A U.S. Jobs Update: Making Sense of Employment Numbers, Hurricane Impact And More
October 16, 2017
By Krista Biernbaum
This month starts the release of U.S. economic data reports for September. We will get an idea of the impact Hurricanes Harvey, Irma, and Maria will have on the U.S. economy. One of the more important reports concerns employment, tracking the progress of the U.S. labor market.
In September, U.S. employers subtracted 33,000 jobs. Most economists were expecting a positive but low number; none believed jobs would be lost. This marks the first month since 2010 we saw a decline in the monthly payroll numbers. That said, the gravity of this disappointing jobs reports is somewhat diminished because it was solely due to the impact of the hurricanes on day-to-day life. Food services saw the largest loss of employees. Restaurants are significant employers, but only if customers can get to them.
One of the data points not affected by the storms was the unemployment rate. If you can’t get to work due to a storm, you are still considered employed if you have a job during that time. In September the unemployment rate fell to 4.2% as more people entered the workforce. Even the broader measure, the underemployment rate (which includes part-time workers who would like to work full time and discouraged workers), moved in the right direction. It fell to 8.3% in September; its lowest level since before the recession.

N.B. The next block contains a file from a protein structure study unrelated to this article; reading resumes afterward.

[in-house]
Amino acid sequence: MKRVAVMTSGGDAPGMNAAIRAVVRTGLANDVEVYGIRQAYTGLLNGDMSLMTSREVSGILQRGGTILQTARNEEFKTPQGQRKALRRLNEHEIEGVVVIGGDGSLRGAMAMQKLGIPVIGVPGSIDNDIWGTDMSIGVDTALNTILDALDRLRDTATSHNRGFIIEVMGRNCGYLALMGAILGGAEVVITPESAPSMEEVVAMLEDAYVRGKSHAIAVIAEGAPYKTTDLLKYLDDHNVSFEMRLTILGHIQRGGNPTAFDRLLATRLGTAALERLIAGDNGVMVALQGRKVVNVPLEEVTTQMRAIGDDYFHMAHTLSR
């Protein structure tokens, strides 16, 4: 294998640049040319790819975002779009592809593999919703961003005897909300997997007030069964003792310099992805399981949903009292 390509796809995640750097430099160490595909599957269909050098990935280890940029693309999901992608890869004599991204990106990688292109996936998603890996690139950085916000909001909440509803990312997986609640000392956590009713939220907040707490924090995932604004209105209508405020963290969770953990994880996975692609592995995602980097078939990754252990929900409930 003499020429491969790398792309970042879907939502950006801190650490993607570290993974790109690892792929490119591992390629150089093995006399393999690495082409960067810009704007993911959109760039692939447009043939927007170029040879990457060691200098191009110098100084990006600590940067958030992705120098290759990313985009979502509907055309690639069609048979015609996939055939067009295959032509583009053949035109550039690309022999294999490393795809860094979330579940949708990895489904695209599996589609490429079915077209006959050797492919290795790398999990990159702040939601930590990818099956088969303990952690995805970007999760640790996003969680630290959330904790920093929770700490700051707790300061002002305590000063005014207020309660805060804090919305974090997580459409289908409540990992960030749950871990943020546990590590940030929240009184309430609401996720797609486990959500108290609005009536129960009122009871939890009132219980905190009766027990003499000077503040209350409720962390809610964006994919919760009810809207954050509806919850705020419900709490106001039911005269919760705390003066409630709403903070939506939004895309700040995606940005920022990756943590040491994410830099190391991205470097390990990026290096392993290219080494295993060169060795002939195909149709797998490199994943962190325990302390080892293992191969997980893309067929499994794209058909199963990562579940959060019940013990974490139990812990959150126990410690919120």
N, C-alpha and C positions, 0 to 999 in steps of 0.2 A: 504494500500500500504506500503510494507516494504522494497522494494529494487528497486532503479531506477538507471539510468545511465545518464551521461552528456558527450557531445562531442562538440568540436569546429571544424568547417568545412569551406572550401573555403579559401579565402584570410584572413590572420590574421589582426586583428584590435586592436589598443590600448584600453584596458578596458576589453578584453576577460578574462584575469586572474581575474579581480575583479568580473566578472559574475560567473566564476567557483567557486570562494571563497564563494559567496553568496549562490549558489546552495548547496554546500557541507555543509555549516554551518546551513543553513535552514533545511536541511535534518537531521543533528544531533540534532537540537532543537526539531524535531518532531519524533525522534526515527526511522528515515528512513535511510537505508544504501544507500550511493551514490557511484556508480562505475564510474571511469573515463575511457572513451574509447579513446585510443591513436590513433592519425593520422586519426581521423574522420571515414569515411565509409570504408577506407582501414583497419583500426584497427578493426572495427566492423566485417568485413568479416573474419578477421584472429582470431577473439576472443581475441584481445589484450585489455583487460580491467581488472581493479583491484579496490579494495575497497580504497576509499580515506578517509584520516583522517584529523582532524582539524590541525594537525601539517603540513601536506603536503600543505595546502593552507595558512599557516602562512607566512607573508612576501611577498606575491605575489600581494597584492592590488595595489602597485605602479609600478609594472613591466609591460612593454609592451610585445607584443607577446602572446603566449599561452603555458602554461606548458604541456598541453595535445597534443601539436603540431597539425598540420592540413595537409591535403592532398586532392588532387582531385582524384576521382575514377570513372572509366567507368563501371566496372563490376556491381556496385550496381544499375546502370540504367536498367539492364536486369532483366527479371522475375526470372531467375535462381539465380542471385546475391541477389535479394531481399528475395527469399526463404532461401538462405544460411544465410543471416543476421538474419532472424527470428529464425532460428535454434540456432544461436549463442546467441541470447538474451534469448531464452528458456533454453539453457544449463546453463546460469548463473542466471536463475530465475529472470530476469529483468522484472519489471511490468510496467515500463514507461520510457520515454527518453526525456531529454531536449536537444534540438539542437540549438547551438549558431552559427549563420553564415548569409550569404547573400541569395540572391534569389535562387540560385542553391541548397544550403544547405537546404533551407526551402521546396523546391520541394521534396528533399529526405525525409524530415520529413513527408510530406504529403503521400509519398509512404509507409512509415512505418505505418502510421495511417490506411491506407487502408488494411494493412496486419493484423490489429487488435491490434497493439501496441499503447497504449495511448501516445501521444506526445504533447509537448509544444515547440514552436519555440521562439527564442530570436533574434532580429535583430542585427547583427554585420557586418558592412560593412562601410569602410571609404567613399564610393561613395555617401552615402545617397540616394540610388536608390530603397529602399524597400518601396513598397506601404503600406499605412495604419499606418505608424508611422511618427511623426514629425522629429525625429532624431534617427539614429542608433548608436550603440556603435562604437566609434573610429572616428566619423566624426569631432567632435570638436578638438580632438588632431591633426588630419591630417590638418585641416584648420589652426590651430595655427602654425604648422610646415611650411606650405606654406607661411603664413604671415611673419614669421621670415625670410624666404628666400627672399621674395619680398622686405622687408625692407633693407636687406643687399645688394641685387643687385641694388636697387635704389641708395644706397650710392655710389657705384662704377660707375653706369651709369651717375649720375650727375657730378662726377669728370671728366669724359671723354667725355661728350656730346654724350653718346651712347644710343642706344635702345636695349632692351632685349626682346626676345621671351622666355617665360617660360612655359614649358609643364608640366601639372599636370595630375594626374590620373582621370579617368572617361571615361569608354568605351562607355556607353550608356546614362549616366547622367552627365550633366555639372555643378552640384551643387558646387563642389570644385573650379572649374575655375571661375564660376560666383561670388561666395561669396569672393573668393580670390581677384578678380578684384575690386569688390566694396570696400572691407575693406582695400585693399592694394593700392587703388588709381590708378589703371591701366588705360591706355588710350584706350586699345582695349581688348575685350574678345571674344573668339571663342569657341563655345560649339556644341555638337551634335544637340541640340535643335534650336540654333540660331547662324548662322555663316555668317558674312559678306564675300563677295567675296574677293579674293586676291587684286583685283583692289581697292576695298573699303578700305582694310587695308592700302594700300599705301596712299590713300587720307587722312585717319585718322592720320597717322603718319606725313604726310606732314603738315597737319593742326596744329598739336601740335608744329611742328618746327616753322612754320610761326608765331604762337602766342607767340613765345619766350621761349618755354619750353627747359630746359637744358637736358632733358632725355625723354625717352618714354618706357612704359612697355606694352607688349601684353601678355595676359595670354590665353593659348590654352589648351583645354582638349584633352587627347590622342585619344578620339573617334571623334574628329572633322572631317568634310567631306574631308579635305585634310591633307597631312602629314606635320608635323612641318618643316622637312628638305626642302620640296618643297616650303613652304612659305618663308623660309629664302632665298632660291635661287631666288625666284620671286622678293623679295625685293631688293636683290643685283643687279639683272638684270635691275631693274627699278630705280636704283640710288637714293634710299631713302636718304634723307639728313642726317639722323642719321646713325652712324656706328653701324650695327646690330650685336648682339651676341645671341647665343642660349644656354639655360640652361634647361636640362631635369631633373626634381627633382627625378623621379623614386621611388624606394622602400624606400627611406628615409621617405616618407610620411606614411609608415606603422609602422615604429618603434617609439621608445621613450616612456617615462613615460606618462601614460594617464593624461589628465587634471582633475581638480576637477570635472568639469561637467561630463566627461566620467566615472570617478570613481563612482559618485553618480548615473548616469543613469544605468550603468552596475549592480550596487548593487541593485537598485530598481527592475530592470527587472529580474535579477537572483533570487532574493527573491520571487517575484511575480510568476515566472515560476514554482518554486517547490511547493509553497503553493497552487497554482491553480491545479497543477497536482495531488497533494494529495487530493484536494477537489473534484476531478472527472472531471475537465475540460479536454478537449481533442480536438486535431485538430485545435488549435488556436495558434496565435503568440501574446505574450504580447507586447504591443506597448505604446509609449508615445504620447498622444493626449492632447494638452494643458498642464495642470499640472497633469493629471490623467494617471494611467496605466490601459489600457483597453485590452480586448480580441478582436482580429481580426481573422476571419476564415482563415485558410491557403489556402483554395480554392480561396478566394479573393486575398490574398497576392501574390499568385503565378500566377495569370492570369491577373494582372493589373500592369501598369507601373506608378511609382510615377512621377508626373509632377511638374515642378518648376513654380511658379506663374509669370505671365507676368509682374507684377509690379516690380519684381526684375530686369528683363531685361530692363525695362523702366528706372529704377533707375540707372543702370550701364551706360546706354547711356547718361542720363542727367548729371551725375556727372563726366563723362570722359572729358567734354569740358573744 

I would not worry about September’s jobs report; it is likely to be a one-off month. Most economists believe the decline in payrolls will be temporary as well. As I noted in a prior commentary, economic data released over the next few months will be noisy. Historically, major hurricanes have had a near term impact on growth followed by a slow rebound as people start to rebuild and move forward. The net impact for the overall U.S. economy should be minimal.
The labor market remains healthy and should help the broad economy continue to move forward at a gradual pace. With international growth positive as well, as Michael List talked about in last week’s commentary, things bode well for stock market returns for the remainder of the year.
Is your portfolio on track to help you meet your goals? If you would like to discuss the U.S. labor market in further detail, or how our outlook affects your portfolio construction, contact your Security National Bank Wealth Management team